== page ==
The perfect itinerary for a holiday in Gujarat

Adalaj Vav stepwell attracts many tourists to Ahmedabad
Image courtesy: ©Tukaram.Karve / Shutterstock.com

Unfairly overlooked by many travellers scurrying between Mumbai and Rajasthan, Gujarat is an easy side-step off the well-beaten tourist trail. While the capital, Ahmedabad, can draw you in with its remarkable architecture and excellent dining scene that transcends its chaos, the countryside holds most of this state’s many treasures. Traditional artisans in tribal villages weave, embroider, dye and print some of India’s finest textiles, and pristine parks harbour unique wildlife, including migratory birds, wild asses and the last remaining prides of Asiatic lions. For the spiritually inclined, sacred Jain and Hindu pilgrimage sites sit atop mountains that rise dramatically from vast flatlands. And colourful festivals burst with a cornucopia of culture.

Falling among the top 10 regions in Lonely Planet’s Best in Travel for 2019, Gujarat is bound to attract a large number of tourists. If you too are looking at exploring the place, this itinerary will be useful.

Also Read: The vibrant festivals of Ahmedabad & Gandhinagar

Also Read: Shopping and entertainment guide in Ahmedabad

Ahmedabad

 

Mahatma Gandhi's visitor room at Sabarmati Ashram
Mahatma Gandhi's visitor room at Sabarmati Ashram
Image courtesy: ©Tukaram.Karve / Shutterstock.com

Kick off the Gujarati odyssey in Ahmedabad, enjoying its museums, mosques and mausoleums. Some significant places to visit are- Calico Museum of Textiles, Sabarmati Ashram, Adalaj Vav Step-Well, Hutheesingh Temple and Jama Masjid. Pause to sup on delectable Gujarati street food in the alleyways of Bhatiyar Gali.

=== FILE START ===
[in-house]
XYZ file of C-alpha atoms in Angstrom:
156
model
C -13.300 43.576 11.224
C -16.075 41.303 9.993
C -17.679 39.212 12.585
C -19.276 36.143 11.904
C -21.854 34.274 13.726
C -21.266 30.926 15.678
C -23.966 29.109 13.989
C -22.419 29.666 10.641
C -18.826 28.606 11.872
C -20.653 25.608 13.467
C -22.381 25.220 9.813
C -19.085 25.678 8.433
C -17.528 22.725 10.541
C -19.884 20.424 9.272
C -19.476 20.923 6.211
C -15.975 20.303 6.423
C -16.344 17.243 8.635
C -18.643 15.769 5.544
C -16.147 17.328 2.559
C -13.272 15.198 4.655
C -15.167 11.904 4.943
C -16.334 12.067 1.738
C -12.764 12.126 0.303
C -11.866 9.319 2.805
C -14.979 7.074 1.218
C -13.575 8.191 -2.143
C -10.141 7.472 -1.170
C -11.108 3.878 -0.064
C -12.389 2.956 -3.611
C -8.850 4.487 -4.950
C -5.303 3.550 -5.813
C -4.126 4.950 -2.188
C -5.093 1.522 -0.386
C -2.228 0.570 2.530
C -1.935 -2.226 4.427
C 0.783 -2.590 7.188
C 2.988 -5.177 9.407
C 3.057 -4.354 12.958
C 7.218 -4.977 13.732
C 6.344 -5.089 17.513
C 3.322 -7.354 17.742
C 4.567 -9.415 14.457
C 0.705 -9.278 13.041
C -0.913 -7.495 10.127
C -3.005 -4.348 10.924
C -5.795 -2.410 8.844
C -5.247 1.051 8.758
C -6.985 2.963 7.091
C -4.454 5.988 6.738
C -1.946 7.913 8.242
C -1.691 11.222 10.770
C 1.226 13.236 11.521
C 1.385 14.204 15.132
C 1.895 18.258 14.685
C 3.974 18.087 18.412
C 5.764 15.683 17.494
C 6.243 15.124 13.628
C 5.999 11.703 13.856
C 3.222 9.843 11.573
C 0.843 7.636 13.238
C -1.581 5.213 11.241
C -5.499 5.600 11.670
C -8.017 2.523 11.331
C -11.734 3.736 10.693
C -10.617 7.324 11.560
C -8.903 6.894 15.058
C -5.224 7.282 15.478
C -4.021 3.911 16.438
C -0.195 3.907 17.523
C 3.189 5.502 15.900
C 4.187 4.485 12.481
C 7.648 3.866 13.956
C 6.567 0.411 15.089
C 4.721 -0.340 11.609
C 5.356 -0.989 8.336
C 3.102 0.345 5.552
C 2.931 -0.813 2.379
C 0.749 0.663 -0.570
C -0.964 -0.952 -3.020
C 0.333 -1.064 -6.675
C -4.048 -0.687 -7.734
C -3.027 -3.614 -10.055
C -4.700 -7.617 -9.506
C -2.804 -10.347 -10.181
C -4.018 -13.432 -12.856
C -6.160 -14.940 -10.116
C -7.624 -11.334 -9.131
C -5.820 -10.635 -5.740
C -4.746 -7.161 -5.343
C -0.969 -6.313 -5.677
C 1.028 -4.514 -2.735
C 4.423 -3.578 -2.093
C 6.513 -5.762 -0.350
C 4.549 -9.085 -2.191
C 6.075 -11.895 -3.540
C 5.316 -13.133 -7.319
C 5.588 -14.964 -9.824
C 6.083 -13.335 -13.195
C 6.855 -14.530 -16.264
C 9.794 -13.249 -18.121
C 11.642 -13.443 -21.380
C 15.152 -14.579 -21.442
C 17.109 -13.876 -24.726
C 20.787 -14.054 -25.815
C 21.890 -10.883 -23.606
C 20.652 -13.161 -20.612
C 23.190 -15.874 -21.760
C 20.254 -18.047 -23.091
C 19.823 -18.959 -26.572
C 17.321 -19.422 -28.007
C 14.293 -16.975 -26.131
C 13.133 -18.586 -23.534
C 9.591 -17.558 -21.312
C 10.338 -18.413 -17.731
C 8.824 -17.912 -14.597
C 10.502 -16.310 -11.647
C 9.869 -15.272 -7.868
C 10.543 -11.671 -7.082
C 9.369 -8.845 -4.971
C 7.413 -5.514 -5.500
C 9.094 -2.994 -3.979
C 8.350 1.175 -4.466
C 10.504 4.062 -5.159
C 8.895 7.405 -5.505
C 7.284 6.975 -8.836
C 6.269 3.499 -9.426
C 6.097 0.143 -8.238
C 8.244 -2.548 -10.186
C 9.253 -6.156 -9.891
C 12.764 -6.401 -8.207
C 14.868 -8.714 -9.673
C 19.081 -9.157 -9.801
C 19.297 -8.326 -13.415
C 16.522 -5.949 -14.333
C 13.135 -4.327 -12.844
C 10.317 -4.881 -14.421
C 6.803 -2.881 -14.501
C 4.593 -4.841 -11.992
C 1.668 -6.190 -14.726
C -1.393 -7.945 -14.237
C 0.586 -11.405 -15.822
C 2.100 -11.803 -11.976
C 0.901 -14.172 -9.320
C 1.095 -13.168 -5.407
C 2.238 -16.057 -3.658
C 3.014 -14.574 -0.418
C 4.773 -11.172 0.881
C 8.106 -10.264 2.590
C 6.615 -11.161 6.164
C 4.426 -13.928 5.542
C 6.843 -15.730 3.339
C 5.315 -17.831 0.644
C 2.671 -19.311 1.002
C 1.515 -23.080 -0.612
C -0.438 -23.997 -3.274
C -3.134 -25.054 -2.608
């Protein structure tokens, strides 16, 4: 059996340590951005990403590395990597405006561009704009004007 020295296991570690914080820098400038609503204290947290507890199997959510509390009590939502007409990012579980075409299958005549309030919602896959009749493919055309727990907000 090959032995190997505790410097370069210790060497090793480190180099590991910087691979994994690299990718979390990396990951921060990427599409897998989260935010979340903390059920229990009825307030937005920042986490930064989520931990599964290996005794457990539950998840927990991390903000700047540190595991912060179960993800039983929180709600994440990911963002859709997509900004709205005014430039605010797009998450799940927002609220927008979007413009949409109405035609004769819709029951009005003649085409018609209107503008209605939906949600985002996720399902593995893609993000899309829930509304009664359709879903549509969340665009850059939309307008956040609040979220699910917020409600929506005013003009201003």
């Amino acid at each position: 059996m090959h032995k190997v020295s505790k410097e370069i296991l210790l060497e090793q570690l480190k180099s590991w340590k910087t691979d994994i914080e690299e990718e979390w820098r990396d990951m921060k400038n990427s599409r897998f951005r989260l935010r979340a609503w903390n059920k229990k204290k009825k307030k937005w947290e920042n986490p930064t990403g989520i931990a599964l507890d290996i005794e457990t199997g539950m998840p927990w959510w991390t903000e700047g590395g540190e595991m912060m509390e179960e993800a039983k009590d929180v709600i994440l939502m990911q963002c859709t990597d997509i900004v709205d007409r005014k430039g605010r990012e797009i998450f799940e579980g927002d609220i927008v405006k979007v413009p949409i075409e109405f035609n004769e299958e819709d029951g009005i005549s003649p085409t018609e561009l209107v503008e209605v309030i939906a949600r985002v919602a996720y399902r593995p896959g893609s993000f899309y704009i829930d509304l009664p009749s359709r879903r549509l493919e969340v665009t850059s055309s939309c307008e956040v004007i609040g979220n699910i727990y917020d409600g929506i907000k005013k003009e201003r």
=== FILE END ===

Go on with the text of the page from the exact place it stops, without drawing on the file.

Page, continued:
Patan

Rani Ki Vav is an intricately constructed stepwell, also a Unesco world heritage site.
Rani Ki Vav is an intricately constructed stepwell, also a Unesco world heritage site.
Image courtesy: ©Leonid Andronov/Getty Images

Take the bus north to Patan, to feast your eyes on the architectural wonder that is the Rani-ki- Vav stepwell. The little town is famed, far and wide, for its beautiful Patola silk textiles, produced by the torturously laborious double-ikat method.

Kutch

Indian wild asses in the Rann of Kutch desert
Indian wild asses in the Rann of Kutch desert
Image courtesy: ©Photocech/Getty Images

Kutch, India’s wild west, is a geographic phenomenon. The flat, tortoise-shaped land, edged by the Gulf of Kutch and Great and Little Ranns, is a seasonal island. During the dry season, the Ranns are vast expanses of dried mud and blinding-white salt. Come the monsoon, they’re flooded first by seawater, then by fresh river water. The salt in the soil makes the low-lying marsh area almost completely barren.

Encounter tribal culture in colourful Kutch
Encounter tribal culture in colourful Kutch
Image courtesy: ©CRS PHOTO / Shutterstock.com

Encounter tribal culture in colourful Kutch, where villagers cover everything that isn’t nailed down with miniature mirrors and embroidery.

Gir

The Asiatic lion is a lion subspecies that exists as a single population in Gir
The Asiatic lion is a lion subspecies that exists as a single population in Gir
Image courtesy: ©Shutterstock/kongsak sumano

The last refuge of the Asiatic lion (Panthera leo persica) is this forested, hilly, 1412-sq-km sanctuary about halfway between Veraval and Junagadh. Taking a safari through the thick, undisturbed forests would be a joy even if there wasn’t the excitement of lions and other wildlife to spot. The sanctuary access point is Sasan Gir village, on a minor road and railway between Veraval and Junagadh (about 40km from each). The best time to visit is from December to April.